Friday, March 06, 2009

Montpelier - the House

Last month, we were studying American presidents for a speech presentation with fellow homeschoolers. My daughter asked "Are there any lady presidents?". My heart fell with a thud, but I tried to recover with the only (lame) thought I had. "Not yet", I replied "but there are lots of interesting First Ladies". I hope my daughter doesn't have to have this conversation with her daughter.

I tried to rally with Dolley Madison, wife of our fifth president, James Madison. As a reward for all of our individual and joint research efforts, we headed off to Montpelier - home of James and Dolley - to see what there lives might have been like. After a week of having a bad cold, and a forecast of a beautiful sunny day (I neglected to notice that the temperatures didn't move much), we headed off for a romp in the countryside.

Our first hurdle was to figure out where to find Montpelier. My kids thought that it must be really close as there is a town next to us by the same name. But we weren't that lucky. Orange County, Virginia was our destination and Mapquest got us there with no problems.

The home was breathtaking, but oddly unfamiliar. I knew I had never been there, but from pictures, I was not expecting the brick manse we encountered. It wasn't until we were well into the tour that we discovered that the home had been owned by the DuPonts from the 1930s and tripled in size and stuccoed (with pink stucco!). It has only recently (as of September, 2008) been restored to the home that the Madisons would have returned to after the presidency. Amazingly, the DuPonts frugality preserved much of the original structure and reconstruction of some features was as easy as looking in the basement for missing mantles.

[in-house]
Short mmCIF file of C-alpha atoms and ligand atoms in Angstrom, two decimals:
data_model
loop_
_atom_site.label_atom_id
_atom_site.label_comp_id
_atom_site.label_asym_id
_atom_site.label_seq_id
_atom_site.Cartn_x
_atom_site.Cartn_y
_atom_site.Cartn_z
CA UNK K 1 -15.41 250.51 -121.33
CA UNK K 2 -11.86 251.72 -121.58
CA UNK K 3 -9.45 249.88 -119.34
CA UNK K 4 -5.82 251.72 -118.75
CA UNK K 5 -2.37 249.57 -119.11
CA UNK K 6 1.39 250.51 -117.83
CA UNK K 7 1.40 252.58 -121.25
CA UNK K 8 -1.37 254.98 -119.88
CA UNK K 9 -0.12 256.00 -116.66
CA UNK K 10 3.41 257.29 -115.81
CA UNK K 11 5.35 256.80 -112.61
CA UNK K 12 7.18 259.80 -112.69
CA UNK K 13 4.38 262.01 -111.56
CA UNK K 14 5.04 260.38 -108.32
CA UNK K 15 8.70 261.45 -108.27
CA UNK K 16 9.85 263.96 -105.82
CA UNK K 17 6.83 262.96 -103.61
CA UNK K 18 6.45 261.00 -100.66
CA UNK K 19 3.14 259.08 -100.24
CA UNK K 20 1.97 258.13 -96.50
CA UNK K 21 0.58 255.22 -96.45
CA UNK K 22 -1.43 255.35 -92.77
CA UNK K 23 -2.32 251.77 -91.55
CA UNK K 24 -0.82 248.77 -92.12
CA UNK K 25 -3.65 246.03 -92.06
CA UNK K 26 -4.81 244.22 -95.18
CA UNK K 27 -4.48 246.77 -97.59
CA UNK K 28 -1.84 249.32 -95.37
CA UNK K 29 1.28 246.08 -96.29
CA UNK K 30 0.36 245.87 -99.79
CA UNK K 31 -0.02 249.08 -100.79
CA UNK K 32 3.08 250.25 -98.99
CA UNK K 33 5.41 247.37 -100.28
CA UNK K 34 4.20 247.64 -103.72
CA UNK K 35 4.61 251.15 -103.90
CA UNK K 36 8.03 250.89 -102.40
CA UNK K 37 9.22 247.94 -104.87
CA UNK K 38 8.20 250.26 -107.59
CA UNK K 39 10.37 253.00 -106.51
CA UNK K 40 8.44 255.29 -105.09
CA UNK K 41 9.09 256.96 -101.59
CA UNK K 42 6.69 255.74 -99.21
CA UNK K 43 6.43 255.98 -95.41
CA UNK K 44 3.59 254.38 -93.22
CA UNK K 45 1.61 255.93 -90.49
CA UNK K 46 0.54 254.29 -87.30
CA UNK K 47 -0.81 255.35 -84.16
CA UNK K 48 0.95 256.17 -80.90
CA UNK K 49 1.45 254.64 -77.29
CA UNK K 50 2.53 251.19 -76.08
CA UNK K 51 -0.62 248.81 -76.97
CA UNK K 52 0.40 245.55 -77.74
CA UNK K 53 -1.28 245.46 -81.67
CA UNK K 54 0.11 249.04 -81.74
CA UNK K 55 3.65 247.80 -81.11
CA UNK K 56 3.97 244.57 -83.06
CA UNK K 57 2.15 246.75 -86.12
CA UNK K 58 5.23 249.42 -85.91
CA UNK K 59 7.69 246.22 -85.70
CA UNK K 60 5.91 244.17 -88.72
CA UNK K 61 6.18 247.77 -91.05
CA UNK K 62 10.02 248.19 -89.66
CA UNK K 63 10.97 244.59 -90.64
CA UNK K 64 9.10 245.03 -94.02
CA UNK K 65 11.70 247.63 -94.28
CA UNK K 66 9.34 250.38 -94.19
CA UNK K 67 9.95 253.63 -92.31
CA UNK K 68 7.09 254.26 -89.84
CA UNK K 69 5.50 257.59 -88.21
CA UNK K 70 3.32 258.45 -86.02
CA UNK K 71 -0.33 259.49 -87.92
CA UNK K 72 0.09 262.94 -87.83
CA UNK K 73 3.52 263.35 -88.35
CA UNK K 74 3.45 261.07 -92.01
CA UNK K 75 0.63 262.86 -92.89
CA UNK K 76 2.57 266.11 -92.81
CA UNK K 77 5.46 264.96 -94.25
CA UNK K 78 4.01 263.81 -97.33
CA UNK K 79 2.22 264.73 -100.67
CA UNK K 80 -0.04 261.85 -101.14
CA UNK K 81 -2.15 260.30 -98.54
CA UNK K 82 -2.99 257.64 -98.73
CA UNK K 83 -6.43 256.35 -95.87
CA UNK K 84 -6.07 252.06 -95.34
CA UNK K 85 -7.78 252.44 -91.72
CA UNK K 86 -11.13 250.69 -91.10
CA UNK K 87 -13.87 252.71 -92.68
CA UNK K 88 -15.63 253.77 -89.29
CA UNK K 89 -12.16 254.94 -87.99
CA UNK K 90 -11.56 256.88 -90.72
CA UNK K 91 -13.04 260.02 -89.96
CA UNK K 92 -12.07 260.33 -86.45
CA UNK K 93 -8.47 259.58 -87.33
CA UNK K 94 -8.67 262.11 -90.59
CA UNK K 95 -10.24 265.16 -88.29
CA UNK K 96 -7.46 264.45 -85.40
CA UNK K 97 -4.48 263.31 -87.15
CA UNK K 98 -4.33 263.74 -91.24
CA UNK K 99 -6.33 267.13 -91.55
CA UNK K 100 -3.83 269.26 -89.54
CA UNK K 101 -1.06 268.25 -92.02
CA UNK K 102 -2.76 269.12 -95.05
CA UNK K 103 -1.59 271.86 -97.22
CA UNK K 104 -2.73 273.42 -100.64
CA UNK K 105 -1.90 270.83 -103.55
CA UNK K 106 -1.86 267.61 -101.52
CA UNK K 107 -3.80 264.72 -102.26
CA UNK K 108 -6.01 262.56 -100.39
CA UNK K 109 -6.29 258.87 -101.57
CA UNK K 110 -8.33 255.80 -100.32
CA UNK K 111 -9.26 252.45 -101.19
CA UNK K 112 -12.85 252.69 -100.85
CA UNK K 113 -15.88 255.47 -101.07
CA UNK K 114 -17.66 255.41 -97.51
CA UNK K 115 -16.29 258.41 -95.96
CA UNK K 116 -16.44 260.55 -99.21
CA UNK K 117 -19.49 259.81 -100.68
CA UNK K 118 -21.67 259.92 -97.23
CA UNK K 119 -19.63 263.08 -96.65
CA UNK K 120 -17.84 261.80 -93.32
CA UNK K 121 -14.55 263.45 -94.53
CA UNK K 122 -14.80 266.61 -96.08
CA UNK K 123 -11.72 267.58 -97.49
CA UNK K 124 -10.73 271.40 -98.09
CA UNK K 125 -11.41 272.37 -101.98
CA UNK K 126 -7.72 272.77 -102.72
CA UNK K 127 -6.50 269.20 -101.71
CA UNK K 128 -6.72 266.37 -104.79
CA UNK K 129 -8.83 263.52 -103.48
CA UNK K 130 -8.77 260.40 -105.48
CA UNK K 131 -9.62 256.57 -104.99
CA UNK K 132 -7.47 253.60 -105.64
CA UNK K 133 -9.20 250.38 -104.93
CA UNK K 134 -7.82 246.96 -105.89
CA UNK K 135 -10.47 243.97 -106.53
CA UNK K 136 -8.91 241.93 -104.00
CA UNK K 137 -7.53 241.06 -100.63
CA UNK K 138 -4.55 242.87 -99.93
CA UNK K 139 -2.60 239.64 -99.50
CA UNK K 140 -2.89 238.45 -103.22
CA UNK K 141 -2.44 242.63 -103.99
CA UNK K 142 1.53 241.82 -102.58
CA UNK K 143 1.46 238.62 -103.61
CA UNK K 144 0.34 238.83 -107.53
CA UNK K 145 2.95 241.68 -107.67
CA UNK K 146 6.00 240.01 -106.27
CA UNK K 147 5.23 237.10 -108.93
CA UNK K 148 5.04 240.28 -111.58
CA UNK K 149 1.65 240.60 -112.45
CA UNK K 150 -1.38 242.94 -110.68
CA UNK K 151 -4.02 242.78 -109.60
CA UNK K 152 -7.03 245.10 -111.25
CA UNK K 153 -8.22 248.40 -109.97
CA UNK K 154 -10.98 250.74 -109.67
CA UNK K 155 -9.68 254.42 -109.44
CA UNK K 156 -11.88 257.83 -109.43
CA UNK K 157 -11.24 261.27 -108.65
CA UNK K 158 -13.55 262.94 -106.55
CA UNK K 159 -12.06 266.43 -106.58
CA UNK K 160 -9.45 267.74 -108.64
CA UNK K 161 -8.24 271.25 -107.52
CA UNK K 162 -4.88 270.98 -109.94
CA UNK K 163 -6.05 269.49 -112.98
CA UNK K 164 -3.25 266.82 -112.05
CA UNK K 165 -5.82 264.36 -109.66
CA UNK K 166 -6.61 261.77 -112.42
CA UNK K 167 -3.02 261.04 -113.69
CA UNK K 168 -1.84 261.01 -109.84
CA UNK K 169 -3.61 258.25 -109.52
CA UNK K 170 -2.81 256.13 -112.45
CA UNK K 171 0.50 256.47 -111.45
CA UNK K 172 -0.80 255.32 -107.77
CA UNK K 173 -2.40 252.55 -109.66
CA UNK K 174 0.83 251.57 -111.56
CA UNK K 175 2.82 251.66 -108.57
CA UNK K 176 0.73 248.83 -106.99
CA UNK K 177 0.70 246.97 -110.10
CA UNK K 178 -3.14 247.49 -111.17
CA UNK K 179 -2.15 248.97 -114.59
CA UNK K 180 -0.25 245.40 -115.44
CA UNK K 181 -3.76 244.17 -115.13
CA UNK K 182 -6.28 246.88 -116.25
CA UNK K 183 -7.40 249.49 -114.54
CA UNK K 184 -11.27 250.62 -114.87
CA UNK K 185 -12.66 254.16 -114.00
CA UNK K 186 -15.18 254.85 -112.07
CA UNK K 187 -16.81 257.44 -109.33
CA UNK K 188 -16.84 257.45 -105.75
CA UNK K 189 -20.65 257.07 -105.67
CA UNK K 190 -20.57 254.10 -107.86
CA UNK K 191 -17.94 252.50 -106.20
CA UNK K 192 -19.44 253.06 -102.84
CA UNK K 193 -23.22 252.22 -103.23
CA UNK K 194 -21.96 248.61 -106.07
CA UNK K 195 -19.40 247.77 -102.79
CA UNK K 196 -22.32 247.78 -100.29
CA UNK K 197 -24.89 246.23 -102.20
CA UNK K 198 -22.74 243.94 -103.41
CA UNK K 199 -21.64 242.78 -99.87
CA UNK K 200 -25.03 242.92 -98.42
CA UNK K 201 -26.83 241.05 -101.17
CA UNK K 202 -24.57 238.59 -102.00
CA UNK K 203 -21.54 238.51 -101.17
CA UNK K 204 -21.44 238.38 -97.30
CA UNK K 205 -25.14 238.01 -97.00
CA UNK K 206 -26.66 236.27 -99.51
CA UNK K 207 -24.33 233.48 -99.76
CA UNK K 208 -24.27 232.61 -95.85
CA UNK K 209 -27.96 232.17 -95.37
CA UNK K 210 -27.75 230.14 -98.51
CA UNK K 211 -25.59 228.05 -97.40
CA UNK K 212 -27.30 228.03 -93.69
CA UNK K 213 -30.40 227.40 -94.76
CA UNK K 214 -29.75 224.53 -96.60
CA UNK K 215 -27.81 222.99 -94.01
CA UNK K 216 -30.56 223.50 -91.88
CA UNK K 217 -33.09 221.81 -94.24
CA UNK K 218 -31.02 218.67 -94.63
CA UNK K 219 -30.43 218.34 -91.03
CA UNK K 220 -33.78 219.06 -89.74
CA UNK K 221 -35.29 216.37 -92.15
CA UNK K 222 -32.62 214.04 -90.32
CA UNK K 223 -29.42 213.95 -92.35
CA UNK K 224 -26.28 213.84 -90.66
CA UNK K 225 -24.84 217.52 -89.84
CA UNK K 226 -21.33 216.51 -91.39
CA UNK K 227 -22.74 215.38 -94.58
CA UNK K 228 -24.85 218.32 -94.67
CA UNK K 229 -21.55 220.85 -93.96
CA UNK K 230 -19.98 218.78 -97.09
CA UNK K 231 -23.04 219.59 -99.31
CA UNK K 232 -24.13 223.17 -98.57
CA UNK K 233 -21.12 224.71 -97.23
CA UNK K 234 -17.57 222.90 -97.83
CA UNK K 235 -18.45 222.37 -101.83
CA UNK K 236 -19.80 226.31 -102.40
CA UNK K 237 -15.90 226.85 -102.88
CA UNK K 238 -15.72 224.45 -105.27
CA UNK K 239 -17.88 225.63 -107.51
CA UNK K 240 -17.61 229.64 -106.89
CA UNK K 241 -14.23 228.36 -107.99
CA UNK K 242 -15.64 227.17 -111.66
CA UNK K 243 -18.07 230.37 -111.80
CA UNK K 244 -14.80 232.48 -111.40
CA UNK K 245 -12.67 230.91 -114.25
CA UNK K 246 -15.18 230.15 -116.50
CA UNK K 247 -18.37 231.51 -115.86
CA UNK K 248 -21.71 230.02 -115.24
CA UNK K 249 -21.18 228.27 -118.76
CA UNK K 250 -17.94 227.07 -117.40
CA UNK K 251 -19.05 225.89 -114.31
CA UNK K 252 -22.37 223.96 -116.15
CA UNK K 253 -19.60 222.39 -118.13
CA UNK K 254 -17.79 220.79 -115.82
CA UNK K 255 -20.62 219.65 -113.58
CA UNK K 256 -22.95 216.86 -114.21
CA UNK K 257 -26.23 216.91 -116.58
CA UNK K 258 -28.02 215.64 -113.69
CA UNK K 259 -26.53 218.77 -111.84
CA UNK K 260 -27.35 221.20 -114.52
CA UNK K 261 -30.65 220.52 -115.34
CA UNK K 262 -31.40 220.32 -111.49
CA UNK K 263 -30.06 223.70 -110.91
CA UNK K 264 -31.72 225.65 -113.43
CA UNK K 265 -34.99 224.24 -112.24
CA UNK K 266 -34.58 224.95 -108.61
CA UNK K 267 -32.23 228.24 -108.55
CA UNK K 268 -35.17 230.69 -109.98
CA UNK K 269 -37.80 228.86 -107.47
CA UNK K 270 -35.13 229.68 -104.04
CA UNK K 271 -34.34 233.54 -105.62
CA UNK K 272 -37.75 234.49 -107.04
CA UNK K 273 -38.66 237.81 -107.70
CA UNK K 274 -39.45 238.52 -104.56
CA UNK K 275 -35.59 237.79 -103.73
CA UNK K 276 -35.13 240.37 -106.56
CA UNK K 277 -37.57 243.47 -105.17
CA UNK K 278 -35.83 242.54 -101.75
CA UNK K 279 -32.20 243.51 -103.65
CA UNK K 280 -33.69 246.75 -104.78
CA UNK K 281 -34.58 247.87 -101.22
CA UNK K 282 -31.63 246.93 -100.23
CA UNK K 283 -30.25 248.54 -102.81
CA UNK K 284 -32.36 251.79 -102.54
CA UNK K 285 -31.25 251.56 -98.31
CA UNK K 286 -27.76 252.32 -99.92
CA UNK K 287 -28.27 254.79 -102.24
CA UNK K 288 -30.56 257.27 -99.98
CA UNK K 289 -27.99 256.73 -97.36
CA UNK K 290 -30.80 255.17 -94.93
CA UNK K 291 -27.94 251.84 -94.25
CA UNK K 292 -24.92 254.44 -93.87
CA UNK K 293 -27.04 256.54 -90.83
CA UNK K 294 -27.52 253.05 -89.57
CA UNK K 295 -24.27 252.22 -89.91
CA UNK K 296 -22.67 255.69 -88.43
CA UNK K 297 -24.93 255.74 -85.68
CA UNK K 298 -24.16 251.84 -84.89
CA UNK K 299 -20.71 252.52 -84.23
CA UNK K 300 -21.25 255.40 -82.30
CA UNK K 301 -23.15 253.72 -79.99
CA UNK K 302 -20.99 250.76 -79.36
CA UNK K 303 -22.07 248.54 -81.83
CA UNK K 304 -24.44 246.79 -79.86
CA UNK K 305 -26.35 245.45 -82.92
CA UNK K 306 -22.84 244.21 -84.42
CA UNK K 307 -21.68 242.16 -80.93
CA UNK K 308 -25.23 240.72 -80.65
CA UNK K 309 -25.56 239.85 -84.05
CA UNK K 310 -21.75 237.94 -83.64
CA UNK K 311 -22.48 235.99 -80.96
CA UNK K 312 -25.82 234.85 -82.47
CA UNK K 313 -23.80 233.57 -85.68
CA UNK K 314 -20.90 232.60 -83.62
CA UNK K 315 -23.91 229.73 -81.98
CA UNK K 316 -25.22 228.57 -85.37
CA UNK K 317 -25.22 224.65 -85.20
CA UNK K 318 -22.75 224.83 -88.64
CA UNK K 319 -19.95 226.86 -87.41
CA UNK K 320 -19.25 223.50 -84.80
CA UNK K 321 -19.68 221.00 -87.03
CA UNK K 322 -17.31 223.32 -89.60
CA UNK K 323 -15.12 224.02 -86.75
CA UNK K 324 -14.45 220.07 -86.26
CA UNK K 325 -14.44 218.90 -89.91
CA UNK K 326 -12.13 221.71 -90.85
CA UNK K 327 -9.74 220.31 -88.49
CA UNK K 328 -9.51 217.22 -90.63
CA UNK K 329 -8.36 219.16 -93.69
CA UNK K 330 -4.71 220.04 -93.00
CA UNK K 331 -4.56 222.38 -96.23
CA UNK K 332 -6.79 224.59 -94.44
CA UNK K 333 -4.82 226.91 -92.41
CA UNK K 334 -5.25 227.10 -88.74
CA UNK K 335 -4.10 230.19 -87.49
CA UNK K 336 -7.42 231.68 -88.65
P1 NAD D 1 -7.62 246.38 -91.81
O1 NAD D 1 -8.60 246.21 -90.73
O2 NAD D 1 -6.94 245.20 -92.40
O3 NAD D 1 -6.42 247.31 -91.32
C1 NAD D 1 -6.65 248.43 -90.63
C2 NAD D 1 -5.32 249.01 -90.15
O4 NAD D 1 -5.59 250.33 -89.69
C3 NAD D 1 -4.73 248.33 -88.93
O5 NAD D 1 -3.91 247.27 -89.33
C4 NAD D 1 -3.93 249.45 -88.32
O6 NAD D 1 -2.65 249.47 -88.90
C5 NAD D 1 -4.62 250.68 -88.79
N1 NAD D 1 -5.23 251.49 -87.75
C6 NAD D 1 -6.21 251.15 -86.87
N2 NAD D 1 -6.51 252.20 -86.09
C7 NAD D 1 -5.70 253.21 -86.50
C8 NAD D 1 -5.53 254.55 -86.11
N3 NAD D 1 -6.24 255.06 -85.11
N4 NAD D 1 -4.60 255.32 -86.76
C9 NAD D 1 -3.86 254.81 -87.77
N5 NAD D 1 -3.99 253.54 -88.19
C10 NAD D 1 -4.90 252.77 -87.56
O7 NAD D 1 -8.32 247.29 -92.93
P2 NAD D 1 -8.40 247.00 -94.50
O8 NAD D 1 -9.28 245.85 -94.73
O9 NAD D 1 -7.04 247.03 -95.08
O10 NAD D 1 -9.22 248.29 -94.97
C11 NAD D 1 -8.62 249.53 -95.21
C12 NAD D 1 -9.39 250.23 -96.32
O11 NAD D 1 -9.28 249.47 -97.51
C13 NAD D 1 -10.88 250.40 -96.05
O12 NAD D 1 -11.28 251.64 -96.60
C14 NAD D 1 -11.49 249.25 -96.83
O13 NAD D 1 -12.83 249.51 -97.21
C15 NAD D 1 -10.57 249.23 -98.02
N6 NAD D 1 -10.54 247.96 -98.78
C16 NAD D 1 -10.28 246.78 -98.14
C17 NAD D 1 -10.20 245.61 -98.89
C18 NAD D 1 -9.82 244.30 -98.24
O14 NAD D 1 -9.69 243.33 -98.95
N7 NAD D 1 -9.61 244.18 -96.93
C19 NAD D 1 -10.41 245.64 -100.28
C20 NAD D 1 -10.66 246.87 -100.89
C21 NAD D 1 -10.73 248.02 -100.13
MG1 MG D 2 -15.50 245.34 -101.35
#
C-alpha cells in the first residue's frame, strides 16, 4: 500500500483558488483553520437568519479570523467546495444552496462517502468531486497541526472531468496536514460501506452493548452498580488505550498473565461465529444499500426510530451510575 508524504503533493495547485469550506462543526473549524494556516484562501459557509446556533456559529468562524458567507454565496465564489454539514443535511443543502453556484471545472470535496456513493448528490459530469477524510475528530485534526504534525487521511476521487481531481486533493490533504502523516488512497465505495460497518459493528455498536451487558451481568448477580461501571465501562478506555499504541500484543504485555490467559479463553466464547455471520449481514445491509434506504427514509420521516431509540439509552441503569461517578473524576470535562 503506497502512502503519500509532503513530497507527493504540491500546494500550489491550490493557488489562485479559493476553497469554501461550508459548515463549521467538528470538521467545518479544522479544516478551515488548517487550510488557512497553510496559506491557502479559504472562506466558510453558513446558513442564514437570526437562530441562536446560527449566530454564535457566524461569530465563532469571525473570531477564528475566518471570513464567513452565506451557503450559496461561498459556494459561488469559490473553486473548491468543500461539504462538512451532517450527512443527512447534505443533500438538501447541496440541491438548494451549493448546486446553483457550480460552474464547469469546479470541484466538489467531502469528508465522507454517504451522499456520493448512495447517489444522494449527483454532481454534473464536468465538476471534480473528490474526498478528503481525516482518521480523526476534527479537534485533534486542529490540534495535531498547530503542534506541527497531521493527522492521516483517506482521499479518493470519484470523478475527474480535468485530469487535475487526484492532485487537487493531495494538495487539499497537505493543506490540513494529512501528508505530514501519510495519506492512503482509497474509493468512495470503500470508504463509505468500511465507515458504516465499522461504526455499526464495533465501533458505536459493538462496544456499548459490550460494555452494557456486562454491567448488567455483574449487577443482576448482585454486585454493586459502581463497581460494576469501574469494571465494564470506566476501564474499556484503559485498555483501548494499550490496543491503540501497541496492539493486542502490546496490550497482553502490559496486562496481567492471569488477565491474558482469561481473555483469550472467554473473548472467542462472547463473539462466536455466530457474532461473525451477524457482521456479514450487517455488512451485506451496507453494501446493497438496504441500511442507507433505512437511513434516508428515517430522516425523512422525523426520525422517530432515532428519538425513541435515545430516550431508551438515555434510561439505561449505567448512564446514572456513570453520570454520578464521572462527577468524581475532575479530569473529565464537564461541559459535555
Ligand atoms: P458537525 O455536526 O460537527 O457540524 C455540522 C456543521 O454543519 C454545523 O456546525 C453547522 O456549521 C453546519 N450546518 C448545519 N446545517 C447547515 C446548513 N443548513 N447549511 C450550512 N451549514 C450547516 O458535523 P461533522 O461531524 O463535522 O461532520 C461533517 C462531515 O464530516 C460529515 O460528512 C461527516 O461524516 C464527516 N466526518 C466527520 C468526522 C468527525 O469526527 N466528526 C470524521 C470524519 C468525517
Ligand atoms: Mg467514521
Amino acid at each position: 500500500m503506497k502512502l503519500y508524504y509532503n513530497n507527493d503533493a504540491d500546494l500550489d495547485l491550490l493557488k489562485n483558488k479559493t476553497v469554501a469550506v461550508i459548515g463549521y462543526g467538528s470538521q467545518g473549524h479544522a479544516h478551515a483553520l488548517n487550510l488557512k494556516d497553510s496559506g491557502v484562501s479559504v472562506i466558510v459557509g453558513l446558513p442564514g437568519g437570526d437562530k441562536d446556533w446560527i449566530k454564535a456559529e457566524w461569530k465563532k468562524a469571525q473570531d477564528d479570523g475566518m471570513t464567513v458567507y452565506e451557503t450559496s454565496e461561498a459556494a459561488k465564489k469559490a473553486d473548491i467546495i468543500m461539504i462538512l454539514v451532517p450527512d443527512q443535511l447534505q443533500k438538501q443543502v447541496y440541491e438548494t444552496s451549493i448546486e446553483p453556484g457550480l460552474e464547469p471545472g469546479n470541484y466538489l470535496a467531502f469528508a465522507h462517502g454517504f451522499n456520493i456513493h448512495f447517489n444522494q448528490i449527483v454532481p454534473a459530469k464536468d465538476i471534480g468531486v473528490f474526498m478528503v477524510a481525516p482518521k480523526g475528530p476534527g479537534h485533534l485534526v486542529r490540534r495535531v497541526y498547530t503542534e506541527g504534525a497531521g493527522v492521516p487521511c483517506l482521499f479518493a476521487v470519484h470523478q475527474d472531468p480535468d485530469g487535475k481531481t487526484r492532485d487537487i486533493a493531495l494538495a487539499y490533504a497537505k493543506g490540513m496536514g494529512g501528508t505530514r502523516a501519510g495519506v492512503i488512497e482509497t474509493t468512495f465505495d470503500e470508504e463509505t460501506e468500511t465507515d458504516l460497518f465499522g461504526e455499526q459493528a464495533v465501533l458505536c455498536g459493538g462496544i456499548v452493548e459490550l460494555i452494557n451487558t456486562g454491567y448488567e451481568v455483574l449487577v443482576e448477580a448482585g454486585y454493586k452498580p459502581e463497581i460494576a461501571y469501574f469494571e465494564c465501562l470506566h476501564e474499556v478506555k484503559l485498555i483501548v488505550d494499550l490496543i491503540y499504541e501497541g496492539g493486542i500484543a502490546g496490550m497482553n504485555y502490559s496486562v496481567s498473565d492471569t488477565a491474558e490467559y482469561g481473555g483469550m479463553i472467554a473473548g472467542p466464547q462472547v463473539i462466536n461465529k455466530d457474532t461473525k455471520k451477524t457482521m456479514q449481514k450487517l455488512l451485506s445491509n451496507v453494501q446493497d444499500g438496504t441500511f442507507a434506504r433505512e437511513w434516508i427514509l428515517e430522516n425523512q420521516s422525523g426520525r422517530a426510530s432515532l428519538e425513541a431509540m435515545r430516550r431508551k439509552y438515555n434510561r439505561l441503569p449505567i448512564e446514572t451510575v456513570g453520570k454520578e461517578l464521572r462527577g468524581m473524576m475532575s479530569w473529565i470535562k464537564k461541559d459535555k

Here is the view from the front porch entrance:

And from the outside looking in:

No photography is allowed in the house, but not much is in there. They are just now in the process of locating and reproducing period furnishings. While the house was not the walk back through the time of an important person, like Monticello is, it was a fascinating display of restoration techniques. We didn't learn as much about Dolley as we'd have liked, but we were able to answer the guide's questions (and even catch an inconsistency!), and learned my daughter's favorite fact about Dolley - her favorite ice cream flavor was oyster.

Here's my daughter paying respects at the Madisons' graves. James' is in the forefront, and Dolley's smaller obelisk is in the rear. The grounds would have been much more fun on a warmer, less windy day, as there are loads of walking trails with recorded interpretative guides to add more information. As my cold was wiping me out, we cut out early to enjoy a late lunch at Jean's Family Cooking before heading home. What a fun trip.

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At 1:21 PM, Blogger Pamela said...

I LOVED to read biographies when I was in lower school and Dolley Madison was one of my favorites too. From her strict Quaker upbringing to wearing ear bobbles - what a mischievous sort she was!


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